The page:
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Five Tips On Doing Retail And Restaurant Deals In Baltimore

Swanky apartment buildings filled with food markets and destination restaurants are opening throughout Baltimore, making it a good time for Bisnow to hold a panel on mixed-use development. Nearly 200 turned out for our Mixed-Use Mania event Wednesday morning at Price Modern. Our speakers left us with five lessons on how to execute retail and restaurant deals in Baltimore.

1. Deliver Experiences


Just as home theaters haven’t stopped moviegoers from going to the cinema, online shopping won’t prevent shoppers from going into stores, said keynote speaker Cordish Co VP Blake Cordish.

But successful retailers will know how to turn the stores into experiences, says Blake, pictured here with inPlace Design principal Dustin Watson (left). A prime example, Blake says, is Under Armour, whose design-heavy brand house stores are equipped with LED screens, artificial turf and other features to entice visitors.

2. Blur Lines


Think of blurred lines. No we’re not referring to that Pharrell and Robin Thicke song.

Rather, the walls between residential and retail and hospitality are breaking down, says Bozzuto Development VP Jeff Kayce (left). At Bozzuto’s new $100M Locust Point residential complex, Anthem House, developed in conjunction with War Horse and Solstice Partners, the café bar will bleed into the lobby and pool areas. In selecting retail and amenities for its residential projects, Bozzuto took its cues from Ian Schrager’s Delano and Gramercy Park hotels.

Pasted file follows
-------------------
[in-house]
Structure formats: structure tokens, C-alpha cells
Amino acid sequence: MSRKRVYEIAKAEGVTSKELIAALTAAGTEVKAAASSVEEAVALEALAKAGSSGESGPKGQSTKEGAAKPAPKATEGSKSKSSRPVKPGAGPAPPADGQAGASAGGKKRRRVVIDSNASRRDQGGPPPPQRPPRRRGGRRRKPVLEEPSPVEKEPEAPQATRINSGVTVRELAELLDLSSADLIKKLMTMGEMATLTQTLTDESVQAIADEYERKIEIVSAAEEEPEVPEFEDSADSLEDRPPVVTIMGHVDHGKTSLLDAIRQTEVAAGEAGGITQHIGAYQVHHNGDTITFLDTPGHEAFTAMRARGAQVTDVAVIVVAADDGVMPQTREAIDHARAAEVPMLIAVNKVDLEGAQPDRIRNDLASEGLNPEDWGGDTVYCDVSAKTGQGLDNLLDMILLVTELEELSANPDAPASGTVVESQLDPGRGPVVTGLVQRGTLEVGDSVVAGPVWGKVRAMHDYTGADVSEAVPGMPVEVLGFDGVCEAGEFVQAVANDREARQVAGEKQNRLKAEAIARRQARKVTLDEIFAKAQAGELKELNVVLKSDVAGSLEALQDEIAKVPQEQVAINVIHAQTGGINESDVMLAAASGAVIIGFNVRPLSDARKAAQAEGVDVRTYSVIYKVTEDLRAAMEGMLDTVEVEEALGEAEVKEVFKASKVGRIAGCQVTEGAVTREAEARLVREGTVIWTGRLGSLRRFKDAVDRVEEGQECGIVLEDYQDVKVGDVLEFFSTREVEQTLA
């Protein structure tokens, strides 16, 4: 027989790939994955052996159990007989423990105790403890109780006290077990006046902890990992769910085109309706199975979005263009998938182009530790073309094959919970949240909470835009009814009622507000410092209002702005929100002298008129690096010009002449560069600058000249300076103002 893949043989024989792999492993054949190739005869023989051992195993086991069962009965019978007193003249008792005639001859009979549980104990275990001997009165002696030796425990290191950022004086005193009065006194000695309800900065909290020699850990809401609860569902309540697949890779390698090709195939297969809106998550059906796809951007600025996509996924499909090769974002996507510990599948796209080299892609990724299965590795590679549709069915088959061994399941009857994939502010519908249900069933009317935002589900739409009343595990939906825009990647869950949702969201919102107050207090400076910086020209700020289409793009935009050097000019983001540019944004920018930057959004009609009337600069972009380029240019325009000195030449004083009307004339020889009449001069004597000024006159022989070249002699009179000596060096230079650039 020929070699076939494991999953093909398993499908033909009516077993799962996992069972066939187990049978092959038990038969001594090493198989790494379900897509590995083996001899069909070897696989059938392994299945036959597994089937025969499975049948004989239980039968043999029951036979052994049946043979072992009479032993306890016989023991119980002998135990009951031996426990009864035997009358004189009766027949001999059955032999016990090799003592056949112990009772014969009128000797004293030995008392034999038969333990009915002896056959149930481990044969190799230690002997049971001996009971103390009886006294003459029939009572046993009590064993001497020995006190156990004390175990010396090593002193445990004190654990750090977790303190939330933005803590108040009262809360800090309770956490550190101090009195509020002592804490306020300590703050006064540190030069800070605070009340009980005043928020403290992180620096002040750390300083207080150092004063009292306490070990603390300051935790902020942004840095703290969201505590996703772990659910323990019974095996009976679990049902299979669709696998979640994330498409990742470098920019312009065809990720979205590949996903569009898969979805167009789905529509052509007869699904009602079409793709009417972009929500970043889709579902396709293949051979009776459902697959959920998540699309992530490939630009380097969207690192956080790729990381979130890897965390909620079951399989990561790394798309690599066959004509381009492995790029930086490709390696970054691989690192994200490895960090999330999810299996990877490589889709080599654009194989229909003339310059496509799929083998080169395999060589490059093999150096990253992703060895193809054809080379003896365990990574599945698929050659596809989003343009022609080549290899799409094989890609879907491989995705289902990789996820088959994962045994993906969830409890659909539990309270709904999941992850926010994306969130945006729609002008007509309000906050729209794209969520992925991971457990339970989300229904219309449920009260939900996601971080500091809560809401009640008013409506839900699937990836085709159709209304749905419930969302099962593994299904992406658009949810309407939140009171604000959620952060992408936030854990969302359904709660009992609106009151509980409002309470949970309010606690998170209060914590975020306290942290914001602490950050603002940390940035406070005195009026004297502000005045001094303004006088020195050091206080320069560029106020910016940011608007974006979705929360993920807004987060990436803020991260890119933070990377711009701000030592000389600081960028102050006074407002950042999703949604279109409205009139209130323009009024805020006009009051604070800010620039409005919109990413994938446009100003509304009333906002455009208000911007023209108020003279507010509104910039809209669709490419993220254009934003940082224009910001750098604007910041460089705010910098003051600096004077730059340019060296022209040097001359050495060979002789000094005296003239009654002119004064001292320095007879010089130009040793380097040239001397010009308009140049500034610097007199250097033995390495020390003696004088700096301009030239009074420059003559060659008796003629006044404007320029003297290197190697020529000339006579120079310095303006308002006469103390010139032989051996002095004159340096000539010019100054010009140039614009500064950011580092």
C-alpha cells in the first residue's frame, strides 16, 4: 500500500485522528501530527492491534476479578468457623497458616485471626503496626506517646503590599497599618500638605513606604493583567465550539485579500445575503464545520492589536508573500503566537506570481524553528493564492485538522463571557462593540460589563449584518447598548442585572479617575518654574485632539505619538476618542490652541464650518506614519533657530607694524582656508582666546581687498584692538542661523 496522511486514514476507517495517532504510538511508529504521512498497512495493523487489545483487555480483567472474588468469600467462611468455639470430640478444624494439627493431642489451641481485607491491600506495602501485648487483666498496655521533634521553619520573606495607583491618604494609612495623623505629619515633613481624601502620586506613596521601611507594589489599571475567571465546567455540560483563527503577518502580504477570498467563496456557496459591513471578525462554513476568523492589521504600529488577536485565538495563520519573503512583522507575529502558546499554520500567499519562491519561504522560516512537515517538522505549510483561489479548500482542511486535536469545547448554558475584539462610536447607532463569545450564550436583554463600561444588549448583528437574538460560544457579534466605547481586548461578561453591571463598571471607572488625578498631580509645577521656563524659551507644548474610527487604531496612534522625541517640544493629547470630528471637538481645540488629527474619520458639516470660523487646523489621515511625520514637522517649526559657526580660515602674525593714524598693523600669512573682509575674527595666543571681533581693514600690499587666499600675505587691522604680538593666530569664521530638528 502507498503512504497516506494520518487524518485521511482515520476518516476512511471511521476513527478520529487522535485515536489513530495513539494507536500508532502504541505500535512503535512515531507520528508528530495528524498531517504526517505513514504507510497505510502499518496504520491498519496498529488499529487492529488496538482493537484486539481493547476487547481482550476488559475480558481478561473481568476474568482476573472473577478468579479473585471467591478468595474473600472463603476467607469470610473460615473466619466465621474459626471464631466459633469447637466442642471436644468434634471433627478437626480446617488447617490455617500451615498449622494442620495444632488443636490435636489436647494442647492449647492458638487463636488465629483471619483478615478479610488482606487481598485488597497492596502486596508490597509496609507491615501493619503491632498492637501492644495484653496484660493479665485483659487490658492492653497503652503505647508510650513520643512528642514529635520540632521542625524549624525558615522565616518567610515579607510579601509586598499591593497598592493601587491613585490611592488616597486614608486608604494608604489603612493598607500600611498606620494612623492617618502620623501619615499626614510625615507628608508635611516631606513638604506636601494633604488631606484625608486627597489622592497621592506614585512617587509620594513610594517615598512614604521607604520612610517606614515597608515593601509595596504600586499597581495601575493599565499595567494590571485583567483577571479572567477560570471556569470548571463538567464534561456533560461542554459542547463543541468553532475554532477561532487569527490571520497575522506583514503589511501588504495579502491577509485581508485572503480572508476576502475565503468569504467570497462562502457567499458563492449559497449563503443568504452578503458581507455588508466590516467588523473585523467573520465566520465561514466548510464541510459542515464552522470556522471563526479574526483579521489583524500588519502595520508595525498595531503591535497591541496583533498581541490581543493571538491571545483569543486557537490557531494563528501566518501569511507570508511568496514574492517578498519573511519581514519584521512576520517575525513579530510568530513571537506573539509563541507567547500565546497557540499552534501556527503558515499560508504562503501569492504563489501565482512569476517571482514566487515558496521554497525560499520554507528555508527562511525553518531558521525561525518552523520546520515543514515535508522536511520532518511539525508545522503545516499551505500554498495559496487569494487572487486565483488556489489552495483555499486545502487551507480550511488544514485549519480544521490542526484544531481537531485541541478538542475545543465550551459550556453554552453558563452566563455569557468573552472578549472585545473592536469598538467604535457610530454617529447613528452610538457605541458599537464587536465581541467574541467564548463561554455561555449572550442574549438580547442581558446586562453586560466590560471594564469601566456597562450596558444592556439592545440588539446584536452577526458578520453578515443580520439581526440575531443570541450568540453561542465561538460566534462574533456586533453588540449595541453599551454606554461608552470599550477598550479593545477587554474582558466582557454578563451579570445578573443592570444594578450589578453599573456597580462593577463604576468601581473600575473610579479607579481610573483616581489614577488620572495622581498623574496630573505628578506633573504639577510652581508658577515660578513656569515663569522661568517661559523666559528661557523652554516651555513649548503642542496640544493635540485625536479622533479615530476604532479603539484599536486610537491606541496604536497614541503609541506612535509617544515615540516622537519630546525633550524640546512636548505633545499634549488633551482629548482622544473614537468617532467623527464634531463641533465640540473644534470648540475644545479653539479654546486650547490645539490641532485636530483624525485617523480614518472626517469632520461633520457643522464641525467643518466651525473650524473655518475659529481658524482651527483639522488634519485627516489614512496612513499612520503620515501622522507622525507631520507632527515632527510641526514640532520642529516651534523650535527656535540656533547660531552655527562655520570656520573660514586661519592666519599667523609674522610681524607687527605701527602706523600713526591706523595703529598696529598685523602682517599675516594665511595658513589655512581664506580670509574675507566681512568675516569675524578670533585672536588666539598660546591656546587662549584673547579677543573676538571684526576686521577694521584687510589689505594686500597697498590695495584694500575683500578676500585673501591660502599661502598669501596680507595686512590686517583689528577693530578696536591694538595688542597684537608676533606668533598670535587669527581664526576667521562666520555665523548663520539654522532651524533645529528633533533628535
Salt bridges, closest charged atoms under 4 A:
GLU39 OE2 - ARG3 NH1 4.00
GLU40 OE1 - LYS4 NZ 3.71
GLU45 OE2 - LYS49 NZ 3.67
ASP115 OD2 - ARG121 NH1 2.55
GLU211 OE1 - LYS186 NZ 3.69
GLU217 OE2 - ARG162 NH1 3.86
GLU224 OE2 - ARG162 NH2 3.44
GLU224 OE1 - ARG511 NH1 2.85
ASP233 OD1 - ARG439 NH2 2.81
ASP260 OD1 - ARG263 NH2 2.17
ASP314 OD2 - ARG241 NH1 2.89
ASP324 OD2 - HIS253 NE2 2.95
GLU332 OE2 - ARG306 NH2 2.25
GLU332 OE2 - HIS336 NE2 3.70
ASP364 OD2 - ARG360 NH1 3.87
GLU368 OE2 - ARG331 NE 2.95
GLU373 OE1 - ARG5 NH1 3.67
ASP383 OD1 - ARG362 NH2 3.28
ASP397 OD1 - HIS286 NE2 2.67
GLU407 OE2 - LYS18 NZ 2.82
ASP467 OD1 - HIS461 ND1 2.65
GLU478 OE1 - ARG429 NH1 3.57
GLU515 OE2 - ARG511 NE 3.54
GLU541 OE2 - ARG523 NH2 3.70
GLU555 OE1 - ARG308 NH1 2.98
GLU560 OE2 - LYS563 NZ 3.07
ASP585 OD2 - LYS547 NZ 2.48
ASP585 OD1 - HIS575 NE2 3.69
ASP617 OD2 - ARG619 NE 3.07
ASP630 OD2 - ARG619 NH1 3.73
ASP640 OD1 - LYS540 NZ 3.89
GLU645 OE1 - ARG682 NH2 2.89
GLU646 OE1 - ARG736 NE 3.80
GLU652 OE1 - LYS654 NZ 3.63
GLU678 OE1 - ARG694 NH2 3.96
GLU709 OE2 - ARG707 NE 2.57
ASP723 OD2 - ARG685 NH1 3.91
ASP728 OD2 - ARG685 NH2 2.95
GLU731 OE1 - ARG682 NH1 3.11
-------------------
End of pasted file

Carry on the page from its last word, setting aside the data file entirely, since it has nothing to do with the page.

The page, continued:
“We were trying to figure out what made those such cool places to go to” and what made them “an emotionally resonant experience," Jeff says.

3. Create A Sense Of Place


The goal of a mixed-use project’s retail component should be to add value and create a sense of place, says Cana Development principal Mike Morris. He's pictured on the right next to moderator and KBE Building Corp principal Eric Brown.

Mike acted as a retail consultant for the Time Group’s apartment complexes at 500 and 520 Park Ave. It took six months to convince he developer to feature food market Mount Vernon Marketplace at 520 Park, but the results were worth it to deliver a product that creates a sense of place, Mike says.


Placemaking is the most important part of mixed-use in an urban setting,” says Martin Architectural Group principal Drew Romanic. Apartments are getting smaller while common areas are getting decked out to attract Millennials who'd rather spend time interacting with other residents than holed up in their rooms.

4. Watch The Finances


Creating experiential retail requires serious capital and makes sense for a developer that is building on a grand scale. But developers spearheading projects in the $5M to $20M range need to think carefully about whether an investment in the build-out makes financial sense, says Poverni Sheikh Group principal Eugene Poverni.

Poverni is redeveloping the former Central Savings Bank into 24 apartments and retail, called The Vault. In selecting David and Dad’s Café and CorCycle, the developer took a pragmatic approach on how to fill a need for casual eateries and exercise spots for all the new residents in downtown Baltimore, which has undergone an apartment construction boom.

5. Pay Attention To Hot Neighborhoods


Remington and Port Covington are among the hottest neighborhoods, the panelists told the crowd.

In Remington, Seawall Development is building the $40M retail and apartment complex Remington Row and food hall R. House. Under Armour CEO Kevin Plank’s real estate company is remaking more than 200 acres at Port Covington into a $5.5B waterfront development with offices, shops, restaurants and a whiskey distillery.